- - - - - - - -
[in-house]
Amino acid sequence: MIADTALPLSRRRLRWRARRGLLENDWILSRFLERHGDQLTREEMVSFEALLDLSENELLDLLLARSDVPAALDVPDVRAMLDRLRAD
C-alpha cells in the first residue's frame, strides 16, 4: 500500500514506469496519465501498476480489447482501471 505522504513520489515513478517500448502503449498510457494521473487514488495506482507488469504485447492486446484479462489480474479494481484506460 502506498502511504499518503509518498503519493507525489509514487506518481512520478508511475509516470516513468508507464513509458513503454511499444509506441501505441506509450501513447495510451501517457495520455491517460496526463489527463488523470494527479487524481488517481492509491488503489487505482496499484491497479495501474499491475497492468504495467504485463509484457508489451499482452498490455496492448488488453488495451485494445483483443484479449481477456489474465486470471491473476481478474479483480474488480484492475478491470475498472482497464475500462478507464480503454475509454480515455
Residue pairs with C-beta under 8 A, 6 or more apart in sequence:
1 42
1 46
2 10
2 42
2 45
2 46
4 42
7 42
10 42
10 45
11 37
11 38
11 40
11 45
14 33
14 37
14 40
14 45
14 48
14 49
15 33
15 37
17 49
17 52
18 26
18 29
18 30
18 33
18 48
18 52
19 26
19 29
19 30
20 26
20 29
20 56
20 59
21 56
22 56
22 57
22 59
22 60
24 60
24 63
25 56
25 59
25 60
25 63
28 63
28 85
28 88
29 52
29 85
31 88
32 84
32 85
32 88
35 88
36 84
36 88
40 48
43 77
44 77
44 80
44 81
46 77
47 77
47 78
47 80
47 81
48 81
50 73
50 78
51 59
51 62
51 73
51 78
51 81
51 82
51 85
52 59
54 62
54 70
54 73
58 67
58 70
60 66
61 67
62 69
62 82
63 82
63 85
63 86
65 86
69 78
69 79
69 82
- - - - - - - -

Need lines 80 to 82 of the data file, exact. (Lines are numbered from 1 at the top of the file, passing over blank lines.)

51 73
51 78
51 81